“The challenge with government employees in this situation is you just don’t know how long the shutdown will last,” said Paul West, managing partner at Carson Wealth Management based in Omaha, Neb. He predicted that a 30-day shutdown would “begin to dramatically increase the stress level,” while “true economic injury” would be inflicted by a 60-day or longer shutdown, particularly if clients have no other income sources or adequate emergency funds.

In 2013, federal employees responded to the liquidity shock of the shutdown by delaying mortgage and credit card payments, according to the 2015 study. Credit card spending, on average, did not dip and adjusting the timing of a mortgage payment, or even making a late payment, served as a “source of credit that is available without the burden of applying for credit.”

For his part, West recommended that clients simultaneously control their expenses, in case this shutdown lasts longer than previous ones, as well as turn to emergency funds instead of tapping into tax-deferred vehicles.

There are long-term consequences to the shutdowns for clients, however. When a client is weighing a job change from the federal government to the private sector, state government or academia, the frequency and length of federal government shutdowns begins to factor into the decision, said Micah Porter, president and CEO of Minerva Planning Group in Decatur, Ga. “When we start comparing benefits … you start looking at stuff like this,” he said. “The federal government is really one of the few large employers that will do something like this.” Although he hasn’t deviated from the traditional advice of three to six months of expenses in an emergency fund, he is considering upping his recommendation for federal employees, because he’s concerned about an increase in the frequency of shutdowns.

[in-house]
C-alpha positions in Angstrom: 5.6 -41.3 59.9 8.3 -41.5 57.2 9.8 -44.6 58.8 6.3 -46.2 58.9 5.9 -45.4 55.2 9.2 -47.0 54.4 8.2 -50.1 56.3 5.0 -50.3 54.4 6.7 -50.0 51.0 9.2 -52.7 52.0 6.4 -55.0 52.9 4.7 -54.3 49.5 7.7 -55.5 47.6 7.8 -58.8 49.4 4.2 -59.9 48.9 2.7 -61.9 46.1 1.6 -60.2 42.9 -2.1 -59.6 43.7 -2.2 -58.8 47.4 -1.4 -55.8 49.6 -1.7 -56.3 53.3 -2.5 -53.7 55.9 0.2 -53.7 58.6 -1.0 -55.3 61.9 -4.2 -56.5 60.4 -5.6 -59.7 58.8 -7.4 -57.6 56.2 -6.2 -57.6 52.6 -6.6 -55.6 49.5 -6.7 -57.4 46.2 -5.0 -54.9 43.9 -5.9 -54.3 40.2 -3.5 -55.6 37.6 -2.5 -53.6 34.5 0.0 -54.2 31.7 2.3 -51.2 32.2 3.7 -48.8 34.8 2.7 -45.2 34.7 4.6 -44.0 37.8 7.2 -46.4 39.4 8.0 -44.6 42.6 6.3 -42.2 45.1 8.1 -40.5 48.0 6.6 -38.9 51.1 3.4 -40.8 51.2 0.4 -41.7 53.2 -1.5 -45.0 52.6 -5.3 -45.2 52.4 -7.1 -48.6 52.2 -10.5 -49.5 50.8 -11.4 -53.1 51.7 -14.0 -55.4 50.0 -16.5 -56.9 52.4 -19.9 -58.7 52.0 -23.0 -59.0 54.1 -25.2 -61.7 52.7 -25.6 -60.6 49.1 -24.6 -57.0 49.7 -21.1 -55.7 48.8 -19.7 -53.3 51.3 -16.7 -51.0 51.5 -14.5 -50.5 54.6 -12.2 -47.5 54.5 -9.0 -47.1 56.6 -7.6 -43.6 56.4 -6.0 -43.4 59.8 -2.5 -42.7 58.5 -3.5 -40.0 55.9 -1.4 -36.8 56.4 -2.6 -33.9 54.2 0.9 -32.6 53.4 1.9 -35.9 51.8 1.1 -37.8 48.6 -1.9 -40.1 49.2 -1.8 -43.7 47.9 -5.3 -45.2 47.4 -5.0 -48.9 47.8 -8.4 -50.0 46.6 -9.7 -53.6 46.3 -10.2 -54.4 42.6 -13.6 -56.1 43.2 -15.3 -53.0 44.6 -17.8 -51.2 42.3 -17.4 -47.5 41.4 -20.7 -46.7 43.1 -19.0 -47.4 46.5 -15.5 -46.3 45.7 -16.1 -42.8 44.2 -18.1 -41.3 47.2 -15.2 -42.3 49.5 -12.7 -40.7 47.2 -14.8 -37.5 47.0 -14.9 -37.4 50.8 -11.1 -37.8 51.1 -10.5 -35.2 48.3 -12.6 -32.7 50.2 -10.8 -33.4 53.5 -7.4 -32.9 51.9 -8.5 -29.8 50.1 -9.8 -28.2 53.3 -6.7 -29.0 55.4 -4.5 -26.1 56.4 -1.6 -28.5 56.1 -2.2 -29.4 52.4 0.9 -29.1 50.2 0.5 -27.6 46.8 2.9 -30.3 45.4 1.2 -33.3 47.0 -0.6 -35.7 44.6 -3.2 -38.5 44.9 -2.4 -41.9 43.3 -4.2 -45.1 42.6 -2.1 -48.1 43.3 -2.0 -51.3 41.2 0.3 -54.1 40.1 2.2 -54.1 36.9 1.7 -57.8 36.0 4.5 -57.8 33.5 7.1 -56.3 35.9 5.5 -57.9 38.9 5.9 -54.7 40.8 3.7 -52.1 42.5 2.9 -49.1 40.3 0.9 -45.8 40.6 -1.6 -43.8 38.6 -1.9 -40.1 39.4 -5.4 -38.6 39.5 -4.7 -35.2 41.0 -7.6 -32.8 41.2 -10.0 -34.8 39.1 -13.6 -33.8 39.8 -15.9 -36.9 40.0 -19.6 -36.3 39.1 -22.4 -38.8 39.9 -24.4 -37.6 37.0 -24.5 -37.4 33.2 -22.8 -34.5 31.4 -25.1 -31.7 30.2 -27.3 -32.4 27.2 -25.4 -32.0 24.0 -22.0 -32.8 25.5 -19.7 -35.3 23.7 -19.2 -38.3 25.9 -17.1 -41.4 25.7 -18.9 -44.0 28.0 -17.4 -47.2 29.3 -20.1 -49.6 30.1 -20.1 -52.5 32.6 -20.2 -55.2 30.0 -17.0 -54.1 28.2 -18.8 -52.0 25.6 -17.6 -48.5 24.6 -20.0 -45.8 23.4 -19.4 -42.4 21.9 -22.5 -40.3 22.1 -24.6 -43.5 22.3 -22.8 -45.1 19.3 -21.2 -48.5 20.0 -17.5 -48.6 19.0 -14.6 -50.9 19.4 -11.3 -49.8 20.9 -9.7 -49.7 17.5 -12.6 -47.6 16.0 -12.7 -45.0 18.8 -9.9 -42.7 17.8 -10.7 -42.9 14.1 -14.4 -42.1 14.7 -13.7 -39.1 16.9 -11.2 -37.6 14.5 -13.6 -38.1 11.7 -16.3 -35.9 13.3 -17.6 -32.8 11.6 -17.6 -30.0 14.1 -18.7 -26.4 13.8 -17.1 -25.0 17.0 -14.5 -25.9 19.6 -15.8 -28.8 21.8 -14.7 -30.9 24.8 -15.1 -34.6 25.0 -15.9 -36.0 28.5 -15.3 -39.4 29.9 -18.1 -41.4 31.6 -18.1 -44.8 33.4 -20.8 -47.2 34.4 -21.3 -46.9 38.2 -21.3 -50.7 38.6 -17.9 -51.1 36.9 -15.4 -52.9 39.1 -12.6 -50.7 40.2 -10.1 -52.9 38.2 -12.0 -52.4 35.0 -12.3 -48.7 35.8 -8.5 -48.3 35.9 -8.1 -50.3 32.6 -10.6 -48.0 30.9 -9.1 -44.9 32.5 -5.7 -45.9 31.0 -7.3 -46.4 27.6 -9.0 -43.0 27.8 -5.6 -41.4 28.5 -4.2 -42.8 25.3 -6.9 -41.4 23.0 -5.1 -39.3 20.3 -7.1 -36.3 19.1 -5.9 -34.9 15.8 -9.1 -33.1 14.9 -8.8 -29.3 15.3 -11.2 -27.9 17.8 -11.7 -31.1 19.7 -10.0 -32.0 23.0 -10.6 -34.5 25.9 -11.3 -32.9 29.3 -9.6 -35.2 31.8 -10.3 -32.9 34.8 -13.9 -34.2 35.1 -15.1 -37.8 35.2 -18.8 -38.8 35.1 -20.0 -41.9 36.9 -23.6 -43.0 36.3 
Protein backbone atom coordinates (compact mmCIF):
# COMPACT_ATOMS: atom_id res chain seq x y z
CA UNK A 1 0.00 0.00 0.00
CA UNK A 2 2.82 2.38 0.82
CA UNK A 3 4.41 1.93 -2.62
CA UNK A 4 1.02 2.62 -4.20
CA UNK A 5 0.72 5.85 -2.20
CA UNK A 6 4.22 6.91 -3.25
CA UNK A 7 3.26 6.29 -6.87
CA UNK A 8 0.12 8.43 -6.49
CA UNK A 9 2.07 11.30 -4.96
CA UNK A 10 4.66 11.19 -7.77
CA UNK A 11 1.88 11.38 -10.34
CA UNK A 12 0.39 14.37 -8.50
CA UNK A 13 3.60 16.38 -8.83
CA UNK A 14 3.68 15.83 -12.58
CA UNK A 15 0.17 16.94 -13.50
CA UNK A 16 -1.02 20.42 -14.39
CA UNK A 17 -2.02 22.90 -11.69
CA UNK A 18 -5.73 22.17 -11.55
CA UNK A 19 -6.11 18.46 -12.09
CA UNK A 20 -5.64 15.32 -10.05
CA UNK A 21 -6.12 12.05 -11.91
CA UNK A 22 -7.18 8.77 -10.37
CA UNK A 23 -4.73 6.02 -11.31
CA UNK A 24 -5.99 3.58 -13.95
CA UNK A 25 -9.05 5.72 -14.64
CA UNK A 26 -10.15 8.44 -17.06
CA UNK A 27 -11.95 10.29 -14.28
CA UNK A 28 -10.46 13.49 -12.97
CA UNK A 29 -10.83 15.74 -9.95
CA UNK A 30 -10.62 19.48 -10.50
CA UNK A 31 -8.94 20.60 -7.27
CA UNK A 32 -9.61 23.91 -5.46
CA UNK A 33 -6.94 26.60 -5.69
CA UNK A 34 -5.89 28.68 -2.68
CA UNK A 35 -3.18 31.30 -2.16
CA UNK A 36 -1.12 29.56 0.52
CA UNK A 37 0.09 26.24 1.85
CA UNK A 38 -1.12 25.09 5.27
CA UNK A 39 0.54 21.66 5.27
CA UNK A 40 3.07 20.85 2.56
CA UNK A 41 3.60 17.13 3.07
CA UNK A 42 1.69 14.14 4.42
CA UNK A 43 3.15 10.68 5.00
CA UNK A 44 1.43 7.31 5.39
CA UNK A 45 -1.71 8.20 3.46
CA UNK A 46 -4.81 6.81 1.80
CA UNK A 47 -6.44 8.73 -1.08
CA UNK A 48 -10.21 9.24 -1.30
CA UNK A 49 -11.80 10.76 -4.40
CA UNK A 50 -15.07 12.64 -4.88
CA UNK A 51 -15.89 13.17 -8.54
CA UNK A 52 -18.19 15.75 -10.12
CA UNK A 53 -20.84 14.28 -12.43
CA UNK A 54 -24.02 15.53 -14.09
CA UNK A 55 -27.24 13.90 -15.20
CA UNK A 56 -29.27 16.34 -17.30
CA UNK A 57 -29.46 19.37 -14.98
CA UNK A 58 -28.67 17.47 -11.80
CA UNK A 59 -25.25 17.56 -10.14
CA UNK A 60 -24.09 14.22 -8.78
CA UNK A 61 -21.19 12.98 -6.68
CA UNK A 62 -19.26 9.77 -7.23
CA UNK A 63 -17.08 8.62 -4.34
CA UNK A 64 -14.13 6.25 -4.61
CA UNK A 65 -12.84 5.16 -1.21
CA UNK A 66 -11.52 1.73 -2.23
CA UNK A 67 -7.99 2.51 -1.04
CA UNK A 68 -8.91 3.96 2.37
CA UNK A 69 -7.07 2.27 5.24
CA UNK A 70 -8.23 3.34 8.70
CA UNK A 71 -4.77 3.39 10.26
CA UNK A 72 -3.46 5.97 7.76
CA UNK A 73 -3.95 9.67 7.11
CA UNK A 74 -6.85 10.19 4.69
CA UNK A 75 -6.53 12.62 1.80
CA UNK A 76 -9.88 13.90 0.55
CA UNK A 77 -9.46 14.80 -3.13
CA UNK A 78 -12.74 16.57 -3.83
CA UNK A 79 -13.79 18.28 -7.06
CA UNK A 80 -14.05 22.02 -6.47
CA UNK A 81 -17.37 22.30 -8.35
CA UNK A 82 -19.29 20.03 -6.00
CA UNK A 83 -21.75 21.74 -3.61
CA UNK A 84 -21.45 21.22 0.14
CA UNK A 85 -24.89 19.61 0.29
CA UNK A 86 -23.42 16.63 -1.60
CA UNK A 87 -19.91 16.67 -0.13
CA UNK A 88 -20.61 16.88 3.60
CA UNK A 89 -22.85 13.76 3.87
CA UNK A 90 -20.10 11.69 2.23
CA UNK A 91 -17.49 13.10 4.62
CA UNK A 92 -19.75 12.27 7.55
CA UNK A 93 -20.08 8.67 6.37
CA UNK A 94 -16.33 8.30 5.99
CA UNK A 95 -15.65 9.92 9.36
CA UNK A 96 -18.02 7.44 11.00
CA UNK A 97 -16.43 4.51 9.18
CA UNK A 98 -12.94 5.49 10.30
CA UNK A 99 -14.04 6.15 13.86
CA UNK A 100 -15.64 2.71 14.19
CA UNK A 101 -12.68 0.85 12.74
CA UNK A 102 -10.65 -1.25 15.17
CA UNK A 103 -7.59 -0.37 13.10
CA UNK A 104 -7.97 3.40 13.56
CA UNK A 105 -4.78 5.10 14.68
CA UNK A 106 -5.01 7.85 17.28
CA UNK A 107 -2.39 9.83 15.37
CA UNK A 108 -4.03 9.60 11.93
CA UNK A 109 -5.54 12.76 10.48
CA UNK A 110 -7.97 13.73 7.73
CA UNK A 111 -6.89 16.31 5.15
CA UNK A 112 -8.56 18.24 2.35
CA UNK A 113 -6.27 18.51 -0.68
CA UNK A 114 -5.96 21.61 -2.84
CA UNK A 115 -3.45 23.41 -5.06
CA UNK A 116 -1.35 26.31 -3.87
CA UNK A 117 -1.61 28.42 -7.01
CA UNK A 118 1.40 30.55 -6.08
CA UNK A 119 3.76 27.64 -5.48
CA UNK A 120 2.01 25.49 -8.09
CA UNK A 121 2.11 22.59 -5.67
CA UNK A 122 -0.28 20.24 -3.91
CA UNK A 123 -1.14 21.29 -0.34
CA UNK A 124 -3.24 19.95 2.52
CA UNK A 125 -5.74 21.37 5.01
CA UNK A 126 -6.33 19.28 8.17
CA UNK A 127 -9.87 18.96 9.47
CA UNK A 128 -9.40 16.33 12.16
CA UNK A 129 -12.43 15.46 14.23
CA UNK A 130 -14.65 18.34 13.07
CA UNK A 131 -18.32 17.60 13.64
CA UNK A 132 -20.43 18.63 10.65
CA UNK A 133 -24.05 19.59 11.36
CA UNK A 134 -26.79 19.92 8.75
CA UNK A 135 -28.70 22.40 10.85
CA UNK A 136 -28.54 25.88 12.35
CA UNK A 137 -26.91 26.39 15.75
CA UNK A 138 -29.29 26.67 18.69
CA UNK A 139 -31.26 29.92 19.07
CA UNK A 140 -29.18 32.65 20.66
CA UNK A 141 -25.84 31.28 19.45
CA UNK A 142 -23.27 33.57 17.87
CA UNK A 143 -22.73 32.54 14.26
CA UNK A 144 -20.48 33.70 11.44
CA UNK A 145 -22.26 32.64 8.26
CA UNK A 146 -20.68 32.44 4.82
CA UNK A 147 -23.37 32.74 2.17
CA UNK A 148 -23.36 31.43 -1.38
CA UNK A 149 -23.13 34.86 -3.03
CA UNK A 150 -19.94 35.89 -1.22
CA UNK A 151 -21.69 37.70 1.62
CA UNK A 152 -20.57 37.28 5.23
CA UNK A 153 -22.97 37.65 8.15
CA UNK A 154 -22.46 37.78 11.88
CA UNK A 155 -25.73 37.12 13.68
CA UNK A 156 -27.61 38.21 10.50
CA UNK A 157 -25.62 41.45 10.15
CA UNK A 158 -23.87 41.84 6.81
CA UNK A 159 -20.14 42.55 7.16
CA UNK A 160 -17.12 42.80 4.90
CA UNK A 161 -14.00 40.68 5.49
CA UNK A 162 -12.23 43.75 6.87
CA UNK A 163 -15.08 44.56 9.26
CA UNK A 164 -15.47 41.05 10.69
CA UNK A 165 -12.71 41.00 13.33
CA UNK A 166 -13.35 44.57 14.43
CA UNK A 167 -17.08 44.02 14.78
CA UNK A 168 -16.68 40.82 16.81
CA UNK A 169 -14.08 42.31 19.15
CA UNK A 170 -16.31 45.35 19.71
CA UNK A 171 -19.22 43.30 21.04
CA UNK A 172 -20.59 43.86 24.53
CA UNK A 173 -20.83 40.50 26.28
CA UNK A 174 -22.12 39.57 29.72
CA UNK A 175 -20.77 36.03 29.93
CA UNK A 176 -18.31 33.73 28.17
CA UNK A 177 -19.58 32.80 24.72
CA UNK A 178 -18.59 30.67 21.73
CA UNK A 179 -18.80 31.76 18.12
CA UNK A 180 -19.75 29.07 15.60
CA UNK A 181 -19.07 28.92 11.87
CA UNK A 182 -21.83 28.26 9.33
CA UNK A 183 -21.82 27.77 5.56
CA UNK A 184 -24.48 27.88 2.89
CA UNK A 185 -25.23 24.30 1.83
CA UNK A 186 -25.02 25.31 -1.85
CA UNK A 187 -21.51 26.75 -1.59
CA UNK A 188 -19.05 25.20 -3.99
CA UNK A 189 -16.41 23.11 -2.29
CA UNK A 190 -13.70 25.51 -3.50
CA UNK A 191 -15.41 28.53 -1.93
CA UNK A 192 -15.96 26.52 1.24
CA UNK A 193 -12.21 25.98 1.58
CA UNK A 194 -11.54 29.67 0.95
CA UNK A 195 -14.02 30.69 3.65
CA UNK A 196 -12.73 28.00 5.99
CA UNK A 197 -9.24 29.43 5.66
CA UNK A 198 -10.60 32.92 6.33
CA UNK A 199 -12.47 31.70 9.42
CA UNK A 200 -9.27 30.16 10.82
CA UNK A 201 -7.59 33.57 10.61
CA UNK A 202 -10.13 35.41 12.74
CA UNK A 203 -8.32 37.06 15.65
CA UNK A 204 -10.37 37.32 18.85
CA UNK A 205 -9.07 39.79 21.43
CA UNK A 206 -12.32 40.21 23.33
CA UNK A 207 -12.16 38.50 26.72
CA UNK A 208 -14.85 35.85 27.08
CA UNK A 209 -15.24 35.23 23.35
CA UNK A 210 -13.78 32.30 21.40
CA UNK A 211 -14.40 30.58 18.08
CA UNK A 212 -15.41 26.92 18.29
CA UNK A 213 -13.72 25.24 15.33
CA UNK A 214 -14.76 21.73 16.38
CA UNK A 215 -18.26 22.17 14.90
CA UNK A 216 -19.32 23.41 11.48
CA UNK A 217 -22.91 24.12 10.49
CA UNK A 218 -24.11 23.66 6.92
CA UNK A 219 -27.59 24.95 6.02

While it is hoped that the current partial shutdown should ultimately be a mere historical blip, President Trump’s executive order, issuing a 2019 pay freeze for civilian federal employees, will have a bigger impact on clients, said Ortman. “Again, it’s something a little outside of their control,” he noted, “but if they don’t get a two percent pay bump, that is the equivalent to a week’s pay, give or take, for government employees.” Unlike a paycheck that is expected to be retroactively reissued in the event of a government shutdown, freezing a raise means that additional pay never appears.

Pay freezes and below-inflation raises add up, said Porter, risking the retirement lifestyle federal employees hope to achieve. The government’s retirement system is based on a formula that includes a worker’s highest salary and the length of time they’ve worked in the federal government. Pay freezes undermine the formula. “It really has an impact on clients’ ability to live as they want to in retirement,” he added. 

“If I was a government employee, I would be far more upset with my government over not giving me a cost of living adjustment than I would with the government shutdown,” Ortman said. “The precedent of not giving government employees a pay raise when there is inflation in play, that is essentially giving them a pay cut in real terms.”